With this website I’m not trying to do anything except have a little fun. If it inspires you and you enjoy it then I am very glad. Whether you agree or disagree with me, I welcome your comments. I am no expert and as my toddlers and husband always remind me I have quite a bit to learn.
I am a wife and mother, a former art teacher and a current freelance writer. I dabble in watercolor, graphic design, philosophy, languages, history and mythology. I never could make up my mind what I wanted to be when I grew up.
The vision for this blog is quite broad, as my definition of art is. If art is the arrangement of materials around us for a purpose then many activities could fall under the definition of art. That is why this website is entitled “Art and the Everyday.” This isn’t a place to admire platonic forms from a distance or to imagine what art could be like if only we had time and space enough. This is a place to interact with the messiness of trying to make art with a two year old, when your flight has been cancelled at the airport or when there is a long line of impatient customers in front of you.
I think Gerard Manley Hopkins expressed this struggle well in his poem “God’s Grandeur”:
THE WORLD is charged with the grandeur of God.
It will flame out, like shining from shook foil;
It gathers to a greatness, like the ooze of oil
Crushed. Why do men then now not reck his rod?
Generations have trod, have trod, have trod;
And all is seared with trade; bleared, smeared with toil;
And wears man’s smudge and shares man’s smell: the soil
Is bare now, nor can foot feel, being shod.
And for all this, nature is never spent;
There lives the dearest freshness deep down things;
And though the last lights off the black West went
Oh, morning, at the brown brink eastward, springs—
Because the Holy Ghost over the bent
World broods with warm breast and with ah! bright wings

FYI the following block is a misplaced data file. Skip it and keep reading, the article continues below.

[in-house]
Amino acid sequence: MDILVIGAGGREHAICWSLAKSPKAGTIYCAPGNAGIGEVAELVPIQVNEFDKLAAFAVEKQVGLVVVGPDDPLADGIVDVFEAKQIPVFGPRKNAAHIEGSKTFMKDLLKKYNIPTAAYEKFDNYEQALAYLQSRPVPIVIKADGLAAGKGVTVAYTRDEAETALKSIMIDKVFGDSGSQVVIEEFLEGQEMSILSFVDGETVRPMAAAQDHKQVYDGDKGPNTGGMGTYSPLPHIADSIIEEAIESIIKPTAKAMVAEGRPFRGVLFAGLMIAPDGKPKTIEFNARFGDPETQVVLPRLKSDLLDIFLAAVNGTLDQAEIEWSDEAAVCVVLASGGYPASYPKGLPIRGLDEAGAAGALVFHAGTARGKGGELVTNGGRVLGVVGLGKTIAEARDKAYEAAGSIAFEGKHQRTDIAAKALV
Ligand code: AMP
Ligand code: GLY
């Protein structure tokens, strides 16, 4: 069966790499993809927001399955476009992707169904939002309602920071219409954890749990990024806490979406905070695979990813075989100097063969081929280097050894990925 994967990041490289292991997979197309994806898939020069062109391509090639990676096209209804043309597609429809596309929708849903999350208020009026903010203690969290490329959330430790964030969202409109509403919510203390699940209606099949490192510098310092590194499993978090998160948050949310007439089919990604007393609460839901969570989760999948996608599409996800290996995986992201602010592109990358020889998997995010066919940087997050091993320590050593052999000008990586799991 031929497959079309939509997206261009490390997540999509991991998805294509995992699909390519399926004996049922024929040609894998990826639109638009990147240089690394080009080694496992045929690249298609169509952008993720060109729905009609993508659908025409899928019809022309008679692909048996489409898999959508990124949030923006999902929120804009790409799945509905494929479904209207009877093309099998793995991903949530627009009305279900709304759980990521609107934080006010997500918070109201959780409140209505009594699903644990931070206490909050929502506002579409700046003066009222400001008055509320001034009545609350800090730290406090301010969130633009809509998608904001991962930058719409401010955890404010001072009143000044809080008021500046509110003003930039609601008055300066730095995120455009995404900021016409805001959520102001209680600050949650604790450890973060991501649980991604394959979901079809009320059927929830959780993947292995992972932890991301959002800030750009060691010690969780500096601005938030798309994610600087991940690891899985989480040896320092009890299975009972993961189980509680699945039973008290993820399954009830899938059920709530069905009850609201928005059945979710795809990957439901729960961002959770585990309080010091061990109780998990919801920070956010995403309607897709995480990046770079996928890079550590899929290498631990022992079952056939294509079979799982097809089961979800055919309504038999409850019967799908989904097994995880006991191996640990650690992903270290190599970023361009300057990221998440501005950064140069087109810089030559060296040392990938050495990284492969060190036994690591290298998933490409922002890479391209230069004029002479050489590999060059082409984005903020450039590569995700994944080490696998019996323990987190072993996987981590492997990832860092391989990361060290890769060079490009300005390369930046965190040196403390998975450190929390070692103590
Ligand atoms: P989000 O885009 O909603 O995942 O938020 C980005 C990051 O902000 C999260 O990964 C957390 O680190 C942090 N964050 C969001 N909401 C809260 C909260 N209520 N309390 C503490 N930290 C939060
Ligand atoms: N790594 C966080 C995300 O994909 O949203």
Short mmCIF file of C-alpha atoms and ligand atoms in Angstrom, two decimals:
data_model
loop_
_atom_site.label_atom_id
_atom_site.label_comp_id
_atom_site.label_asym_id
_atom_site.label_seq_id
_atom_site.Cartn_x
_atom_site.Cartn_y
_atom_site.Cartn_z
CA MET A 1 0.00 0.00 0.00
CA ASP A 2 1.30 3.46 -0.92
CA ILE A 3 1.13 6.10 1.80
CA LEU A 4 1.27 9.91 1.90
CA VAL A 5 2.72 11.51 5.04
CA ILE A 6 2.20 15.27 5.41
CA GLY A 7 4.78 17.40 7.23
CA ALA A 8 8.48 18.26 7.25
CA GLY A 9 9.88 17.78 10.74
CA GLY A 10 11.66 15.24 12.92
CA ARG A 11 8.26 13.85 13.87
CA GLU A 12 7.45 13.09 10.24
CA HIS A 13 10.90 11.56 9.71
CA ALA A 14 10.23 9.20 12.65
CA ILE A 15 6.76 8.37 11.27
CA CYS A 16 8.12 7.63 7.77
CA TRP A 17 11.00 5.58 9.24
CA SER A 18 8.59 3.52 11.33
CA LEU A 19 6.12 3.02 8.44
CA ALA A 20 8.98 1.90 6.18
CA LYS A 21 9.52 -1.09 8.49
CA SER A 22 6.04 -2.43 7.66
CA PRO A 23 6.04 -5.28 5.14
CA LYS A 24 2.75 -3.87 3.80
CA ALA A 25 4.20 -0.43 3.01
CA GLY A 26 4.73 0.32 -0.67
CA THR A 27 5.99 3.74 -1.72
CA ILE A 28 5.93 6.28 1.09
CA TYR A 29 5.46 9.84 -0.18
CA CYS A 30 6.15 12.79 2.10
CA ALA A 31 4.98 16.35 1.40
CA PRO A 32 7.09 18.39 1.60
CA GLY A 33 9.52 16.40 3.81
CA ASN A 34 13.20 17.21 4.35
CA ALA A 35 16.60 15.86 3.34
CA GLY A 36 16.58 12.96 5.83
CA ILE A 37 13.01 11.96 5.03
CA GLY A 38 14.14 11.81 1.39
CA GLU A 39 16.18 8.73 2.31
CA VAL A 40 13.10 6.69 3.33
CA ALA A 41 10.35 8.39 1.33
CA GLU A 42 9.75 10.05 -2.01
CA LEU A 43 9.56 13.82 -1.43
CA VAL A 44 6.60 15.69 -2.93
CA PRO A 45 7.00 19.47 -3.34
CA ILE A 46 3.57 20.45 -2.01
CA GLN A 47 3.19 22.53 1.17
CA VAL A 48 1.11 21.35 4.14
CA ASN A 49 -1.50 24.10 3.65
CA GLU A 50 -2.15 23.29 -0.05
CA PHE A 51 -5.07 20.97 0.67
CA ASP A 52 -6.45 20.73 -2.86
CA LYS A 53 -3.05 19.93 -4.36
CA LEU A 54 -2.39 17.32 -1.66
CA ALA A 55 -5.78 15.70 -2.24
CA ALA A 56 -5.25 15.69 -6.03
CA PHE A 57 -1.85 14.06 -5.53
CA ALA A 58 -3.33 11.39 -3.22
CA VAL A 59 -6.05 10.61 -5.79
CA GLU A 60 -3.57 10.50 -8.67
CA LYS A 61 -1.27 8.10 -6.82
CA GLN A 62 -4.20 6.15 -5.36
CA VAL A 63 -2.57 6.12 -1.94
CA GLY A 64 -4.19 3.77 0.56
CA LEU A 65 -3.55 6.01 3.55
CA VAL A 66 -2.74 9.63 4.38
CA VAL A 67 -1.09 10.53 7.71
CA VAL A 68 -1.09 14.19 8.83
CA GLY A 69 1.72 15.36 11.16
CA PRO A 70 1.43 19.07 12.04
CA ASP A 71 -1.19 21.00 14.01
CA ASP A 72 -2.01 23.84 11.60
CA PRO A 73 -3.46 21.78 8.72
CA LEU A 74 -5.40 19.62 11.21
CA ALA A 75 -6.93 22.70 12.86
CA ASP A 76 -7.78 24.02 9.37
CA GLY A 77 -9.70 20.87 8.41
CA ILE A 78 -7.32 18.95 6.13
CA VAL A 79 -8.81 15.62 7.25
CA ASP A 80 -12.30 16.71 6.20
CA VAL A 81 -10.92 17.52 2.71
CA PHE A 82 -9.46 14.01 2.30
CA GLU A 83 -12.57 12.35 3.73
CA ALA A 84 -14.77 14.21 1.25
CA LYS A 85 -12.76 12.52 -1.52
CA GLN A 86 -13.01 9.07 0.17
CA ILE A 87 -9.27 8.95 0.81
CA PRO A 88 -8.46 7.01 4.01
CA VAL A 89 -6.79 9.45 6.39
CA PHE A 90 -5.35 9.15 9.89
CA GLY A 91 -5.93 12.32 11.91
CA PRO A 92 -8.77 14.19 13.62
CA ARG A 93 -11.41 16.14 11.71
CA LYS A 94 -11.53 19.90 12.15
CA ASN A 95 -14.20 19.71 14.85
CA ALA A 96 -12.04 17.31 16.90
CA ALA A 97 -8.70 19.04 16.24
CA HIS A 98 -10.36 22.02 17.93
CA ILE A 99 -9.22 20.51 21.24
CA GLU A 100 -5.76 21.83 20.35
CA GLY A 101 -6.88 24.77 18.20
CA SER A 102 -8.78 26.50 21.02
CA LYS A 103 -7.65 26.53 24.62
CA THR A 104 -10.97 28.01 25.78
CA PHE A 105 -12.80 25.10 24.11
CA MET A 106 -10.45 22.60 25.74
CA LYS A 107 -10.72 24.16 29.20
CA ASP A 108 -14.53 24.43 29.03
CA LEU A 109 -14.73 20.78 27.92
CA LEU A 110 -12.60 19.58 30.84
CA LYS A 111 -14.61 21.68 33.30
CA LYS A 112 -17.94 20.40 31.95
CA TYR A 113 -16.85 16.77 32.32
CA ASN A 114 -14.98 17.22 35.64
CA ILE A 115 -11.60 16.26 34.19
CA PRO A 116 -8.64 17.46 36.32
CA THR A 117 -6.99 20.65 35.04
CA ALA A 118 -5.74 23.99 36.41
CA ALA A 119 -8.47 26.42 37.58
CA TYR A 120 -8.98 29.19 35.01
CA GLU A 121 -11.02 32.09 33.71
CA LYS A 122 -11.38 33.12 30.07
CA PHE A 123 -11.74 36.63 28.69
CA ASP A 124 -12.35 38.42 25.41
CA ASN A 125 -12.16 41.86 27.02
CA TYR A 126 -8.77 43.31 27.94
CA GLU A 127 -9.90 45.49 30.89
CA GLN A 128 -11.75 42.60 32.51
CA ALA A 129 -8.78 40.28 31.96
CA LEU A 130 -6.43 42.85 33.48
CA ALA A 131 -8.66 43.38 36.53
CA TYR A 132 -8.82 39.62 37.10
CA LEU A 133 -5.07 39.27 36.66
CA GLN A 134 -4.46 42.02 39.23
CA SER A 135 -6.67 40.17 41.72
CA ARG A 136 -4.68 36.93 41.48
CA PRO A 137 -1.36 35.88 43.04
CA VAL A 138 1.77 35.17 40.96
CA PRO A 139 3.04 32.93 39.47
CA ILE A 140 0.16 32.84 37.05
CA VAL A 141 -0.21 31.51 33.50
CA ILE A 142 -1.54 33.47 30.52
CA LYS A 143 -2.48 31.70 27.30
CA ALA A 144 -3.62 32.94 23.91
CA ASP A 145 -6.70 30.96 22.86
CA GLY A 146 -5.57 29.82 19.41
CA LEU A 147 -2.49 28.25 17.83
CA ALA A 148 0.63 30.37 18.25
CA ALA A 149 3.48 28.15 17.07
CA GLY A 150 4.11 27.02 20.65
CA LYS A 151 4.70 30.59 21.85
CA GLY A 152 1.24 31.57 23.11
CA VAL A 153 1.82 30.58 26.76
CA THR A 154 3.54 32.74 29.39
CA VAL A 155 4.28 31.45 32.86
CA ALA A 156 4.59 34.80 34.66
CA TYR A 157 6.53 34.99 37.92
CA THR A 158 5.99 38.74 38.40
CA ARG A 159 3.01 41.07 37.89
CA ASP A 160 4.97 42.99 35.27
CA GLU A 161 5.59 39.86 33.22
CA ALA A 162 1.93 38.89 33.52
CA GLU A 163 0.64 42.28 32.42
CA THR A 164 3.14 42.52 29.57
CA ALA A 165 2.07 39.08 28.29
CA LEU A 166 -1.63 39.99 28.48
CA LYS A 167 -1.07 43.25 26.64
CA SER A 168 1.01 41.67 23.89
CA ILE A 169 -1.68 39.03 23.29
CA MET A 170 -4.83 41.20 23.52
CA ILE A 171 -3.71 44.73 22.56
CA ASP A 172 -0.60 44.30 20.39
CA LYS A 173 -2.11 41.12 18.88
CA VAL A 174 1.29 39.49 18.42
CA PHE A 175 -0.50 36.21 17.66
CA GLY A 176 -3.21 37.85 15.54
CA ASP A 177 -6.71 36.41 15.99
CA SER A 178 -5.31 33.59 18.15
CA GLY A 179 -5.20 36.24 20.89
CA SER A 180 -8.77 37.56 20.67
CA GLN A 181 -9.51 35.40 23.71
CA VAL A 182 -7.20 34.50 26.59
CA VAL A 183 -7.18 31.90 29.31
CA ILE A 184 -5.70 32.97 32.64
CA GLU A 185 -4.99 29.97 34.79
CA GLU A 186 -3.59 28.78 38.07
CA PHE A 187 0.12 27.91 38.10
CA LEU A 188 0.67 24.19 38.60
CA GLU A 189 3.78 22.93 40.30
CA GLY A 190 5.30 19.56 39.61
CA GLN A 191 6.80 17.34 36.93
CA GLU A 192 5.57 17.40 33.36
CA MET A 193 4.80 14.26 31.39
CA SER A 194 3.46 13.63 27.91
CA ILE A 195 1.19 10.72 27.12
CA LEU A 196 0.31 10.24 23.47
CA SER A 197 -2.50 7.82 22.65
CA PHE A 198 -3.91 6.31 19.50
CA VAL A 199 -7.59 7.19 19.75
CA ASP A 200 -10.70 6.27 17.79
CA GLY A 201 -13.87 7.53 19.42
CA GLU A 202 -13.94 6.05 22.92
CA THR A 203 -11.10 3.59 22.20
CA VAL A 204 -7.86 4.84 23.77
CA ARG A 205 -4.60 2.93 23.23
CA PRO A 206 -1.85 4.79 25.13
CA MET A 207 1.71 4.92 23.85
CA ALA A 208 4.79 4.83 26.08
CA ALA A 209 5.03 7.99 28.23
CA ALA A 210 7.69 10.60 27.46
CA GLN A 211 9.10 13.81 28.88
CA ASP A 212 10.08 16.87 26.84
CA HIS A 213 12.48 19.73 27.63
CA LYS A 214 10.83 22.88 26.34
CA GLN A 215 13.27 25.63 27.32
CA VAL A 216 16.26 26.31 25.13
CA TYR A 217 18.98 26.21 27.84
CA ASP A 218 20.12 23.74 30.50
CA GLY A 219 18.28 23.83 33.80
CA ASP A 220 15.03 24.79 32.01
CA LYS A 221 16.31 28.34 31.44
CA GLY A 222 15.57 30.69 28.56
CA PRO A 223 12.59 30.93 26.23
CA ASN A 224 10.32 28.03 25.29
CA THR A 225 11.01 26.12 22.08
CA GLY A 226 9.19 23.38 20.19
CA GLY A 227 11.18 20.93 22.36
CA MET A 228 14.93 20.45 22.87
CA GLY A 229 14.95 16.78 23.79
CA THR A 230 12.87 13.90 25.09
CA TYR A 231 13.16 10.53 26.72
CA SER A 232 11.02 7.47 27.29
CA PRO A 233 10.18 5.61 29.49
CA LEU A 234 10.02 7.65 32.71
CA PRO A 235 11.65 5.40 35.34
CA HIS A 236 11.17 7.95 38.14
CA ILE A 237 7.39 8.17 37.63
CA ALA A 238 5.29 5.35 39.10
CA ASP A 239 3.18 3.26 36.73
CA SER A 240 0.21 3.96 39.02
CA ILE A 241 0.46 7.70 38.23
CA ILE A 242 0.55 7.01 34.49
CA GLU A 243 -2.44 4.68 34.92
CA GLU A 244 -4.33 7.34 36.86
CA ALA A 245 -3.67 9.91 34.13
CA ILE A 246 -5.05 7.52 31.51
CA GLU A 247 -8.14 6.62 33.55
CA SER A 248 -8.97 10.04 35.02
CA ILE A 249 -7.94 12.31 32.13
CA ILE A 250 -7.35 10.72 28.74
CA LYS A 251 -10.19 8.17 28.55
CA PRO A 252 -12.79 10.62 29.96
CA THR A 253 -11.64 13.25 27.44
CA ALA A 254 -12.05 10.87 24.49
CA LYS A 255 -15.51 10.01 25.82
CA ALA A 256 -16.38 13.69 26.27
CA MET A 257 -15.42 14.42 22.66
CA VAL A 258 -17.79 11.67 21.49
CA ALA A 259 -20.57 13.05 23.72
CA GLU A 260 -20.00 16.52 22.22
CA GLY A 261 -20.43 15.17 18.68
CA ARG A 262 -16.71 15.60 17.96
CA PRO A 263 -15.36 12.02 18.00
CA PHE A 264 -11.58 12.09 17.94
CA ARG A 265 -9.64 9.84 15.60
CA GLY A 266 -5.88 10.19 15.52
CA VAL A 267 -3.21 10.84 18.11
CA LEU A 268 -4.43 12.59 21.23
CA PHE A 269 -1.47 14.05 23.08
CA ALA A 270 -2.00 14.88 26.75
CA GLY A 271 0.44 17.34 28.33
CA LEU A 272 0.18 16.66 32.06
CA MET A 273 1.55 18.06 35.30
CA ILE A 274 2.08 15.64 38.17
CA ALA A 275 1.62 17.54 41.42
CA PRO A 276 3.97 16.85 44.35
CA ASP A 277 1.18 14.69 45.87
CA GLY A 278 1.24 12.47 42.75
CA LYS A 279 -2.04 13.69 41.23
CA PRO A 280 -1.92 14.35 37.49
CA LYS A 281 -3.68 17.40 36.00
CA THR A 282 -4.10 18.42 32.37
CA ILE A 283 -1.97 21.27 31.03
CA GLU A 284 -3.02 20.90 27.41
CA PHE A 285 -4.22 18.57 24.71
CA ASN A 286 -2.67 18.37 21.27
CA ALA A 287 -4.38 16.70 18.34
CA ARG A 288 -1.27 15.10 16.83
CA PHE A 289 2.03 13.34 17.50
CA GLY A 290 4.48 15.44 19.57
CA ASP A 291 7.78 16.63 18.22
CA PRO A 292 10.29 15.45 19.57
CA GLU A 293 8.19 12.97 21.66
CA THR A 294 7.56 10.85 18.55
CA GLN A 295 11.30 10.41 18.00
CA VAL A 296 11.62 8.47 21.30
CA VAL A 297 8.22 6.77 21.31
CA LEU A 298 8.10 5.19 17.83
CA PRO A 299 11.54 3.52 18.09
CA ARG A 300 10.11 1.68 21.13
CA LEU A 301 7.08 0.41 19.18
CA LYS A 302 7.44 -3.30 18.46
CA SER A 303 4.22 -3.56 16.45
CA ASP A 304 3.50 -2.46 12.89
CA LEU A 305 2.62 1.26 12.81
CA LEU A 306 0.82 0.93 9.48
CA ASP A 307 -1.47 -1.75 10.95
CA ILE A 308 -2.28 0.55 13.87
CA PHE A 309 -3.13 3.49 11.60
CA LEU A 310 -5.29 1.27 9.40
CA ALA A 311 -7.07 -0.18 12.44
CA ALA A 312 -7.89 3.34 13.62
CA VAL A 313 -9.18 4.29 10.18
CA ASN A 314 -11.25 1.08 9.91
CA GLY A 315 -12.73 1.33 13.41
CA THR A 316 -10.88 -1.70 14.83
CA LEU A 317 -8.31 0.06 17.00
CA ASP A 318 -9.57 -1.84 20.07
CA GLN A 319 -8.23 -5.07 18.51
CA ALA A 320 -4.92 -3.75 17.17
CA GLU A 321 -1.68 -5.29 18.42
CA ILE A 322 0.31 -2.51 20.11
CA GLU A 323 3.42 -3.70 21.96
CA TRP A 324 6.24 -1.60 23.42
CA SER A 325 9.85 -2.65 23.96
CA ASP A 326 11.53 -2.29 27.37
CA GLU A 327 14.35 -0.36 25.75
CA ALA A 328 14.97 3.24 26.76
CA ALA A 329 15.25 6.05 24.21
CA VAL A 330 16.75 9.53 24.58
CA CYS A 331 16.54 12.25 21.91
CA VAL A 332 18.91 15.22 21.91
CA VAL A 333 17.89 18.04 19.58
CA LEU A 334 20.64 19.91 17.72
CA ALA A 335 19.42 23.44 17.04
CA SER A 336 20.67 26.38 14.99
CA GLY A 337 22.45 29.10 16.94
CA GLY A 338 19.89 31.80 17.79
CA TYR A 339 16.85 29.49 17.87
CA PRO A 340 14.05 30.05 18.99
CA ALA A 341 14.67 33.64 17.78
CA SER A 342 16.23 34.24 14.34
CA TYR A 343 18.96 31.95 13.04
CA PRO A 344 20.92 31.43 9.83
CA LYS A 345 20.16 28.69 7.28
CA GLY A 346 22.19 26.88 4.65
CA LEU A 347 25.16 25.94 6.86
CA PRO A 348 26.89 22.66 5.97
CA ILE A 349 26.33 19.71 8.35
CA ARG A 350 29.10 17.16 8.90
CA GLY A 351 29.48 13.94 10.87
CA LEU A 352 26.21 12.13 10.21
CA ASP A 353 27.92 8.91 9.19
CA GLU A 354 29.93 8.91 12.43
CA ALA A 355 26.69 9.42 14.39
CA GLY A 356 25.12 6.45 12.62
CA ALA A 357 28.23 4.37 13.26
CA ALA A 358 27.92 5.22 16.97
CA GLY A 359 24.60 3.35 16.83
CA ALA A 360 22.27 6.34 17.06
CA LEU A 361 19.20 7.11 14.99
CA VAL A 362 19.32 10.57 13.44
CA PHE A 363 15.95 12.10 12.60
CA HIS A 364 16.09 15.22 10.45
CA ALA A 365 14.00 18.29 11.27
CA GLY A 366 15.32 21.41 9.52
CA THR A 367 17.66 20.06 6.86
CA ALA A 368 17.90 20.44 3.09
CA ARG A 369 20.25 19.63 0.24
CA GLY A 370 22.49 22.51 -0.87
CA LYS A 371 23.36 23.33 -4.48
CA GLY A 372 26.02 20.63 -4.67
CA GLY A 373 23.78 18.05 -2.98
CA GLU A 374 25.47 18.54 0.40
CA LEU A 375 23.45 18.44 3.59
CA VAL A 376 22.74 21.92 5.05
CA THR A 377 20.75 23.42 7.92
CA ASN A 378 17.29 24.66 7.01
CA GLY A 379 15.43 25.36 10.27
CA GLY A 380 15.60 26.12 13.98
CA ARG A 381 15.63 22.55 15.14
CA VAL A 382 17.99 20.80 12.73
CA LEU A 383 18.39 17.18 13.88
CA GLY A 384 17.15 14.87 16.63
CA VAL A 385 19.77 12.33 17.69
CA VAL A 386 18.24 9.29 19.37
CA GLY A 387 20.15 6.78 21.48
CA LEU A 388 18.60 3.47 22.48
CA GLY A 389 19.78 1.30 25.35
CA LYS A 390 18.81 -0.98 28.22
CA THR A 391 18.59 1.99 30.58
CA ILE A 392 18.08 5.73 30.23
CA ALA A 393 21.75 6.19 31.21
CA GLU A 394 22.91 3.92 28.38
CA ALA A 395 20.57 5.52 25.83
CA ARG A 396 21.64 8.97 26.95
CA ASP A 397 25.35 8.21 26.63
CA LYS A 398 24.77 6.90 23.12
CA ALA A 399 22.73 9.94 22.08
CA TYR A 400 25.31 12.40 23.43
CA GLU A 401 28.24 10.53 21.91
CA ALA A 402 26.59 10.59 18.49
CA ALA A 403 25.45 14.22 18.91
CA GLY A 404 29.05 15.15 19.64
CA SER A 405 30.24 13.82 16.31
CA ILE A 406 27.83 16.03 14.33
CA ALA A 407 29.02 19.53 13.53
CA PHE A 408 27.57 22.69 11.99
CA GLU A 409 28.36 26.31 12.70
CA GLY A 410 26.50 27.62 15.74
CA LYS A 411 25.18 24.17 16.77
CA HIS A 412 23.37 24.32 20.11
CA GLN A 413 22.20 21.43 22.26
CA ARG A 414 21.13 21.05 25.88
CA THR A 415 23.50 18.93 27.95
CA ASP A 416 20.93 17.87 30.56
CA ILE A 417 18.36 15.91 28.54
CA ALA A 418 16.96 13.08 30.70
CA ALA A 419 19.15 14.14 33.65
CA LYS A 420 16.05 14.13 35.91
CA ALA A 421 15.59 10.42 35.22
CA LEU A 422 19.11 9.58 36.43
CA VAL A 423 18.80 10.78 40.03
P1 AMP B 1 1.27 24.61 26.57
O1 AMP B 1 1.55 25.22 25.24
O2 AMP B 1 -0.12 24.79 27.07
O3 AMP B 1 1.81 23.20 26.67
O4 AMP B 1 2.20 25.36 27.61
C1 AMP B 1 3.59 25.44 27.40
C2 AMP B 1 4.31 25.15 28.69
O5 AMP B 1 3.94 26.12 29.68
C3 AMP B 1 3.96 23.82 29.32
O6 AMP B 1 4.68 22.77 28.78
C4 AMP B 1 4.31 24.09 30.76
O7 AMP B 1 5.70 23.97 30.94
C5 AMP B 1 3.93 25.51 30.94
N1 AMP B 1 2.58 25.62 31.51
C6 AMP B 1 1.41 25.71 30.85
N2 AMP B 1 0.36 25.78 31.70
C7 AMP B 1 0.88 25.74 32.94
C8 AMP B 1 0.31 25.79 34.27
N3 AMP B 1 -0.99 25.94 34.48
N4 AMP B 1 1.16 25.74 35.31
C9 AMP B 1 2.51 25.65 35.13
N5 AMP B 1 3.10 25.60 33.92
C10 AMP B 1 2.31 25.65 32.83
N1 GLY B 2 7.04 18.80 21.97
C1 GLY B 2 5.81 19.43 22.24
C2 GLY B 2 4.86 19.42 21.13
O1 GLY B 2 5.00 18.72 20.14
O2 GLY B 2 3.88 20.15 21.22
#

During the Victorian era, when the world was transformed by the Industrial Revolution, Gerard Manley Hopkins wrote about God’s Grandeur as something great but at odds with man’s touch. He mourned that, “all is seared with trade; bleared, smeared with toil; and wears man’s smudge and shares man’s smell.” He contrasts this dark image with the fresh promise of dawn, “Oh, morning, at the brown brink eastward, springs – Because the Holy Ghost over the bent World broods with warm breast and with ah! bright wings.” What a stirring creation image that makes us hope for new beginnings!
What Hopkins does not express here is that God had a plan to fill humans with his Holy Spirit and redeem his lost world. A human’s touch can bring life or death. Not only does “man” smear and smudge, he too can be a creator, an artist. Everything that we do and say has consequences for ourselves and for those around us. This is why we try to eat healthily, exercise, recycle, brush our teeth and be kind to the grocery clerk. We know that the way we shape our own actions has consequences either to create or destroy. We could say that we are an artist, a maker of things, with the purpose of making life or death.
The sad truth, as Hopkins points out, is that we very often are life destroyers despite our best intentions. Why? There are artists who purposely try to destroy, like con-artists, but many of us don’t want to destroy the world around us. We just don’t see the noble life-giving creative purpose that every action of ours could have. We aren’t inspired, we don’t see ourselves as artists.
Hopkins says that the life giving inspiration from the Holy Spirit will, “flame out, like shining from shook foil.” So watch out – because it is happening! I pray that this blog is one place where it happens. “It gathers to a greatness like the ooze of oil, crushed.” One active artist inspires another. So whether you agree with me or not – I hope that you are provoked, that sparks fly, that you find some inspiration to live art everyday.
“One active artist gives courage and incentive and germinates ideas in others for producing more art.”
— Edith Shaeffer, The Hidden Art of Homemaking